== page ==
Over 250 current and alumni families, past and present faculty members of Evergreen Montessori School in Silver Spring, Maryland dedicated a new custom-designed Tree House play structure in honor of the 30-year career of Primary Division Director Marilynn Liotta. The dedication of the Tree House took place at the school’s annual Spring Festival and featured a violin recital and choral concert. Guest speakers included Mrs. Lynn Pellaton who served as Head of School from 1972 to 1996.
The Tree House is all natural and was constructed from sustainably harvested Black Locust logs and Osage Orange branches. The Tree House is a permanent part of the school’s award-winning rain garden and was built by local craftsman Marcus Sims. Ms. Liotta is retiring at the end of the school year.
You can learn just about anything by playing with blocks: physics, geometry, leadership, project management, team work, cooperation and more. I am thrilled to introduce new outdoor construction blocks called Outlast Blocks to the playground and Rain Garden at Evergreen School this week. The blocks are made by Community Playthings to be safe for Toddlers through Elementary. The blocks will add one more creative play option to our playground. The blocks support the play theory of ‘loose parts‘ that has guided the Evergreen playground design for many years.
Here’s our new play structure– The Tree House– being installed. It is about as natural and organic as anything you would find in an Appalachian forest. As an Evergreen parent wrote… “How COOL is that!”
This 18-foot tall play sculpture was custom-designed by Bill Hutchens and is being installed by Marcus Sims and Allan Hill. The Tree House consists of four platforms, rope ladders and a slide. It is made of black locust trunks and Osage Orange branches and pressure treated decking lumber.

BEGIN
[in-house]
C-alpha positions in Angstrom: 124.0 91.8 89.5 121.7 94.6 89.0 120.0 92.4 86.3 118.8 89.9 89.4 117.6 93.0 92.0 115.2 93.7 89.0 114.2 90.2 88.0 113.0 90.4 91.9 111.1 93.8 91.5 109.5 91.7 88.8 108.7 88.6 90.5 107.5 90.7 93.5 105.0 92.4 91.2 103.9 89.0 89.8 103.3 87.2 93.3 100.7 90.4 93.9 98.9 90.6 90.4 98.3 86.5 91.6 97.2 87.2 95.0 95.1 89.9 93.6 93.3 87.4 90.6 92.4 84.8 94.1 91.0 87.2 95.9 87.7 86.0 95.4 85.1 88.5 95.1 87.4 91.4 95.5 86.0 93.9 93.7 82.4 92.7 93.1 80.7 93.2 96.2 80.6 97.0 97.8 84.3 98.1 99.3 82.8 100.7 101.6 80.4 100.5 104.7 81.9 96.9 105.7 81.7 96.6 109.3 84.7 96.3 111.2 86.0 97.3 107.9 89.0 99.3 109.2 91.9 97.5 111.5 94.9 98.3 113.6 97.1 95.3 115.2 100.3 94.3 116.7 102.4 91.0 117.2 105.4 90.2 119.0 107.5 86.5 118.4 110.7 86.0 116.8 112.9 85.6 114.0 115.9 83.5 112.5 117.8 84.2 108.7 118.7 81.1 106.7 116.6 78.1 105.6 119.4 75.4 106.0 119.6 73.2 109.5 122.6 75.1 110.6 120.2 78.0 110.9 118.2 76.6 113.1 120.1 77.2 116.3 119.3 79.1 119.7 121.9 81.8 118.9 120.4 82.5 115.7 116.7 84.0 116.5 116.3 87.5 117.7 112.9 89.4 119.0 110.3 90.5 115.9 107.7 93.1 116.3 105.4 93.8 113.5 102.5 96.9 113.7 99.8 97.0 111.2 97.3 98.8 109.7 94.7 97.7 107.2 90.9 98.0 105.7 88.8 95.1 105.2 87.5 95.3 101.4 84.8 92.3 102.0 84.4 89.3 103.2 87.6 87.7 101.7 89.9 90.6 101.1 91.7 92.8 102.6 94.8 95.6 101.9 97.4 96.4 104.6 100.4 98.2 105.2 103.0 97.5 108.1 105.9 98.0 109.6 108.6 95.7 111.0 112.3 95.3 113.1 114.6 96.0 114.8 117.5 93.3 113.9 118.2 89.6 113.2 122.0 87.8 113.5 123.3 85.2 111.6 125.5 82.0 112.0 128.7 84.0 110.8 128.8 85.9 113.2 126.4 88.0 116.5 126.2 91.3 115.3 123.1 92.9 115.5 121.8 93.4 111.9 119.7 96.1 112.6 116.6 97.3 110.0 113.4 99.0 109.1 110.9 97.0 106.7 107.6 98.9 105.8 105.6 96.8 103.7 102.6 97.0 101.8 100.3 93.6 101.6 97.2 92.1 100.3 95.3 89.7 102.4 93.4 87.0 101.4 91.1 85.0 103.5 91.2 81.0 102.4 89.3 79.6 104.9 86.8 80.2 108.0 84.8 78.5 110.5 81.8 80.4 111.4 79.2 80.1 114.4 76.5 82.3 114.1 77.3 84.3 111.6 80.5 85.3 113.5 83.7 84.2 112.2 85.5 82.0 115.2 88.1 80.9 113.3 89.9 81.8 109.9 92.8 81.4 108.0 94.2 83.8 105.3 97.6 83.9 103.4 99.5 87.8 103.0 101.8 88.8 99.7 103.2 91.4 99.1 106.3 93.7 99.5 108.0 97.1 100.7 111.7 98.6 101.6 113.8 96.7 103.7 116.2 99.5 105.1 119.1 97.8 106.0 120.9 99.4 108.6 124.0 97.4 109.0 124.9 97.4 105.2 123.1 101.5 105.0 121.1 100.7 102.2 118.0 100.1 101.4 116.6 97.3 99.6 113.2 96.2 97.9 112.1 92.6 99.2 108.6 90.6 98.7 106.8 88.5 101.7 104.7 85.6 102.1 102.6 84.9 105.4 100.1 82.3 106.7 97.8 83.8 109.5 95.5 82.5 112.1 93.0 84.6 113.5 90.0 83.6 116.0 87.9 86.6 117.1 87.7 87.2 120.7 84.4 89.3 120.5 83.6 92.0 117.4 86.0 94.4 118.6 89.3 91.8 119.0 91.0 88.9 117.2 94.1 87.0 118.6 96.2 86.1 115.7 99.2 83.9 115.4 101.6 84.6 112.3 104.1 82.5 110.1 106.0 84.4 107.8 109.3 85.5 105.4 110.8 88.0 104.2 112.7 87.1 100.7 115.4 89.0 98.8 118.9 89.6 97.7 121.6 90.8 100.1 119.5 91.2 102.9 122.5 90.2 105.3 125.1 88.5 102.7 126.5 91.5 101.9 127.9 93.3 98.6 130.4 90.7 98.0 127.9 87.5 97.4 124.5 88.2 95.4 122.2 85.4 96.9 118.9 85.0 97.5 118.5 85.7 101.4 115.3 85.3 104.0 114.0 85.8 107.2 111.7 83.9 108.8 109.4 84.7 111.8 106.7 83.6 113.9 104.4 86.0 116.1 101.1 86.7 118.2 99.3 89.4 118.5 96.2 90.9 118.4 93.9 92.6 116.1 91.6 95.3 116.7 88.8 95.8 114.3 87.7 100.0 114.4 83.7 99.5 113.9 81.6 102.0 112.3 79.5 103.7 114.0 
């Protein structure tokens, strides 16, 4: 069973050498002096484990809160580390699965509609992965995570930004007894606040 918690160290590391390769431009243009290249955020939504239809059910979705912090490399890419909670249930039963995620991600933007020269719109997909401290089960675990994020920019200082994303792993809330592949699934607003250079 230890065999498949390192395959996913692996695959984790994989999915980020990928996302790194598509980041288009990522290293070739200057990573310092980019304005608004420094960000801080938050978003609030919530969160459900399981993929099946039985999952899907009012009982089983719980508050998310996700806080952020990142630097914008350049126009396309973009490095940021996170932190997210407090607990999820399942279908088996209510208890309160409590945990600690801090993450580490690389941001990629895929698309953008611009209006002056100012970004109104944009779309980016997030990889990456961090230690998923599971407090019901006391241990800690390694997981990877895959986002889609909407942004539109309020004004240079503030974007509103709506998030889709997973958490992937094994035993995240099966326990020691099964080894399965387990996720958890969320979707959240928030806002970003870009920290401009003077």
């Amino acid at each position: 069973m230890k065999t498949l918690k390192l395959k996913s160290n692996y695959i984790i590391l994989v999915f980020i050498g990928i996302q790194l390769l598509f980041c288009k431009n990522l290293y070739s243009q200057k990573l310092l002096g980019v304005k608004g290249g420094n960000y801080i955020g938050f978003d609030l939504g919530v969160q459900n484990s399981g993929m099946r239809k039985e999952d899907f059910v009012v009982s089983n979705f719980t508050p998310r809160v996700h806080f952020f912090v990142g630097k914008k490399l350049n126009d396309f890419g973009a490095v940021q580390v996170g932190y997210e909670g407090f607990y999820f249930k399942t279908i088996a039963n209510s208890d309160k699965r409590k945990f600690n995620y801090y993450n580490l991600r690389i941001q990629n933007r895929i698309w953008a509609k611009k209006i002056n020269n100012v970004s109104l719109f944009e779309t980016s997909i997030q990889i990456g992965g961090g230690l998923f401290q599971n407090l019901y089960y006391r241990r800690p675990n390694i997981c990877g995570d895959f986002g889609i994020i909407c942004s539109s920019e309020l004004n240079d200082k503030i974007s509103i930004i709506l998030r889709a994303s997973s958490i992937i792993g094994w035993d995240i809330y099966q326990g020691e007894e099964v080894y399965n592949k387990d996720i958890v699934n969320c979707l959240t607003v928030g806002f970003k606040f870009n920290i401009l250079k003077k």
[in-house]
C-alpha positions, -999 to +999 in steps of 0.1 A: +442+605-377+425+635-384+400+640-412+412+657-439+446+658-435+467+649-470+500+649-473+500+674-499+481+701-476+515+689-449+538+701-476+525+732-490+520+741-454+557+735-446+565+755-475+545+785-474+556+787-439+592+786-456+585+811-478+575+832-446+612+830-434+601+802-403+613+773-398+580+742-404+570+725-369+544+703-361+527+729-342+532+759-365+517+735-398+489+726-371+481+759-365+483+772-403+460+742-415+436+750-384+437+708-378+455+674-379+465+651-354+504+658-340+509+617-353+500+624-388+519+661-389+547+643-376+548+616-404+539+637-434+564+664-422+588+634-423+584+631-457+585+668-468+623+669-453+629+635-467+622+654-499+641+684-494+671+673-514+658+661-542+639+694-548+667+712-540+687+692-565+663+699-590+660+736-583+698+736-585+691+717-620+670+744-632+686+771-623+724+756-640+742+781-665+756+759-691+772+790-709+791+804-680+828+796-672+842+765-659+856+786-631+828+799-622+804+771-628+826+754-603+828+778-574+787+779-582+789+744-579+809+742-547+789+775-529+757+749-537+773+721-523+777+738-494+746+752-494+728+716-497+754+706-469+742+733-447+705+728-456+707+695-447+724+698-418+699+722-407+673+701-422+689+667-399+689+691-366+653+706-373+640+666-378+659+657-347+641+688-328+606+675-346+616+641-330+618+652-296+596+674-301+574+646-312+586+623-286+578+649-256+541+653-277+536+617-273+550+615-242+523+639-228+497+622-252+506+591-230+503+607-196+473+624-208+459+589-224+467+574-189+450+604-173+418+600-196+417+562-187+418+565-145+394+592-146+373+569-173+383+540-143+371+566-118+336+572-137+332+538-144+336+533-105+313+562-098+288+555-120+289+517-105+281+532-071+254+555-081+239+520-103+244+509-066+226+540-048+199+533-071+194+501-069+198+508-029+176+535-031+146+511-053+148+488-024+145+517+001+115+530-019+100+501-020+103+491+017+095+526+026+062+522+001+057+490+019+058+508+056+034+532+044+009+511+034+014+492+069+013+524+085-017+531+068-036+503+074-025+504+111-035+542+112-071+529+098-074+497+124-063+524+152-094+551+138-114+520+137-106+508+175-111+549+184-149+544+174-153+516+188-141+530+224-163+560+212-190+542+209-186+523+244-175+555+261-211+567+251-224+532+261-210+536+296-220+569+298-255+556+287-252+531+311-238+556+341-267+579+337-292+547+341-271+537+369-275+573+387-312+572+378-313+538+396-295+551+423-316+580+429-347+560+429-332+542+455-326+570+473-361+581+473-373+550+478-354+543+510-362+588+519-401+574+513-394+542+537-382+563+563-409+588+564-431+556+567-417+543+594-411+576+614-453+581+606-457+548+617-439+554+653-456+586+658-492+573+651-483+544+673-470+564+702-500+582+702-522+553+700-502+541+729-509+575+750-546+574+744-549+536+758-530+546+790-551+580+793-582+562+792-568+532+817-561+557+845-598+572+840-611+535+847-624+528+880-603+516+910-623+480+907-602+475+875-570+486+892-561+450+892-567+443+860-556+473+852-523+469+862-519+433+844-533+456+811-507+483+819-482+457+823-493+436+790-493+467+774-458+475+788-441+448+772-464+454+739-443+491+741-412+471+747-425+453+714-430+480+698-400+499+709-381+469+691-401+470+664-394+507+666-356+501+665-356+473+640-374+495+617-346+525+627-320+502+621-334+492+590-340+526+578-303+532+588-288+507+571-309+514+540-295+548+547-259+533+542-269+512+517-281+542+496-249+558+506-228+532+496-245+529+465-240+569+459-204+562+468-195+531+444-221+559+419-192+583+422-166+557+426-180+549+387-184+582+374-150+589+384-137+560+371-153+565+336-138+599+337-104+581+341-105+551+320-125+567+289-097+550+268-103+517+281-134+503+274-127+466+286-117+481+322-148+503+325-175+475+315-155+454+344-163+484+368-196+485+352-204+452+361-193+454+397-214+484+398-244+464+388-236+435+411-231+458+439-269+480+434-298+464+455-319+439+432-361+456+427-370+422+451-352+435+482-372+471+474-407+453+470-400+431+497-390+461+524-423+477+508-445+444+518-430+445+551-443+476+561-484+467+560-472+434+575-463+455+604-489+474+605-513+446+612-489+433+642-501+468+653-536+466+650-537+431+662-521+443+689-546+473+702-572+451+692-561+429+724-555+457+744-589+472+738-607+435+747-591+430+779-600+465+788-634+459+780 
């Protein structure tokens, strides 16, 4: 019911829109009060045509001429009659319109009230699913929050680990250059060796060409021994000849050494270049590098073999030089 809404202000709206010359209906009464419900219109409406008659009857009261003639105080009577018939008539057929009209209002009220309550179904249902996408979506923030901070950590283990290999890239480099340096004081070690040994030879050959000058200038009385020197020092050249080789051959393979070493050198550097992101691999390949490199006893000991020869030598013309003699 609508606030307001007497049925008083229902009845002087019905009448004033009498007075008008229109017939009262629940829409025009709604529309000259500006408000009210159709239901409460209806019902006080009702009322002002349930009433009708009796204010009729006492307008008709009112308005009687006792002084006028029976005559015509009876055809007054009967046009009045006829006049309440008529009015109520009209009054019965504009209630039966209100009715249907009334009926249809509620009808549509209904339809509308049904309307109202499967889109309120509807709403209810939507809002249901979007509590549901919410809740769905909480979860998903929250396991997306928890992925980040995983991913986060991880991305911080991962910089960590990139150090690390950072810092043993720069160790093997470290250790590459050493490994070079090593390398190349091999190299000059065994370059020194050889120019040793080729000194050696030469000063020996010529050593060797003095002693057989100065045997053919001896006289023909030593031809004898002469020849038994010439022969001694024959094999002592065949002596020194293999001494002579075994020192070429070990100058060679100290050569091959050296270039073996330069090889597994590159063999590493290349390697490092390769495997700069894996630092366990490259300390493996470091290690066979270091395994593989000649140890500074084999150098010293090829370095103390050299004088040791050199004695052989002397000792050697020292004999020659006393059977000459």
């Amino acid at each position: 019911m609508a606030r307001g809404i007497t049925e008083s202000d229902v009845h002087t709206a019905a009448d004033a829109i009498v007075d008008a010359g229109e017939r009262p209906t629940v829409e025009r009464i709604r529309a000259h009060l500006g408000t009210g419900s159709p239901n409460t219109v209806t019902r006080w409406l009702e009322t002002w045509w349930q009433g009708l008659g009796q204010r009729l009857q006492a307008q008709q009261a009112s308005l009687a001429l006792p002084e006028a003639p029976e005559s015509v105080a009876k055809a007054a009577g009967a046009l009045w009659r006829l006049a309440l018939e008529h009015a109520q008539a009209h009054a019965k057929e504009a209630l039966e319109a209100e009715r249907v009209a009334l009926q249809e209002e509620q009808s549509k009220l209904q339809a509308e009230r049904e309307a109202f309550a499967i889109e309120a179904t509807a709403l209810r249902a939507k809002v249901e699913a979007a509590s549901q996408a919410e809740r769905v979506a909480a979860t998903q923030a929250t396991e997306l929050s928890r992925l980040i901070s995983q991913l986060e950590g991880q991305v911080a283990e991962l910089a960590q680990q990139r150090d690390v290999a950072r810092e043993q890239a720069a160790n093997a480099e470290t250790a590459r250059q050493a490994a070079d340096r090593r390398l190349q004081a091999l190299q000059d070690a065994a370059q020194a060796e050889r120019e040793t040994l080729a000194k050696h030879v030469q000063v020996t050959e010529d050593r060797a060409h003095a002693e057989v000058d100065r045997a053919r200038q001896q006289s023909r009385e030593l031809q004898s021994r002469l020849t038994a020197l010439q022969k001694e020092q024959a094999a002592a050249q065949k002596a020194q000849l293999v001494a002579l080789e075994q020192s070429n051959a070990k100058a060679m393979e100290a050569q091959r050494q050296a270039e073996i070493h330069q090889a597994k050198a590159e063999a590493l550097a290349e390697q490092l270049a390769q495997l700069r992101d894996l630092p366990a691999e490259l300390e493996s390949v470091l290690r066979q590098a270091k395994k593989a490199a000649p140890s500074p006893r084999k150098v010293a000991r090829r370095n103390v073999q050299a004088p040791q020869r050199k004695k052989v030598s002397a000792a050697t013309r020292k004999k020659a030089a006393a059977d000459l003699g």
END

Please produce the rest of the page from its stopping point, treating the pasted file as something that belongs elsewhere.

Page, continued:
When I told some children that we were going to call it The Tree House, they corrected me: “It’s a fortress.” “It’s a tower.” “No, its a pirate ship.” It’s as mutable and whimsical as imagination itself.
Whenever I see a child working with such intensity and purpose, I am reminded of the power of the human spirit.
This stump will be moved!
It has been a while since I posted to my blog, but not because I haven’t been writing. I just completed two courses at Montgomery College, and both required long term papers based on very specific content requirements. My creative energy was sapped.
But when I came across an article in the New York Times on the Carnegie Museum’s Playground Project on the history of playground design, I began to feel free enough to write again.
The article traces the roots of the Evergreen Garden and Playground concept to the Danish landscape architect in the 1930’s named Carl Theodor Sorensen. According to the Times, Sorensen, “advanced the radical notion that children were happiest when playing with junk.” Toward the end of World War II, he began designing playgrounds that encouraged children to build, dig and create with natural and man-made materials including bricks and building debris. He called these new spaces skrammellegeplads or “junk playgrounds.”
Whether writing, building, cooking, making music or any other creative pursuit, we all need a skrammellegeplad… a safe place to play and try things out.
Learning and playing are acts of freedom. It is great to be free.
The Evergreen community spent an enchanted evening “down the rabbit hole” at the Wonderland Auction on April 27. Thanks to the creative energy of our wonderful auction committee, guests were treated to phantasmagorical night like no other.
Cheers to all the volunteers and supporters who made the event possible.
Special thanks to Kim Cantor, Donna Kerr, Anke Mann, Jen Rusiecki, Joy McCarty, Cori Lathan, and Christopher Mattox for their organizational skills and pure energy.
Over $10,000 was raised to support the children and programs of Evergreen School, including $3,500 direct support for our playground and garden.
See the gallery below and more event pictures here.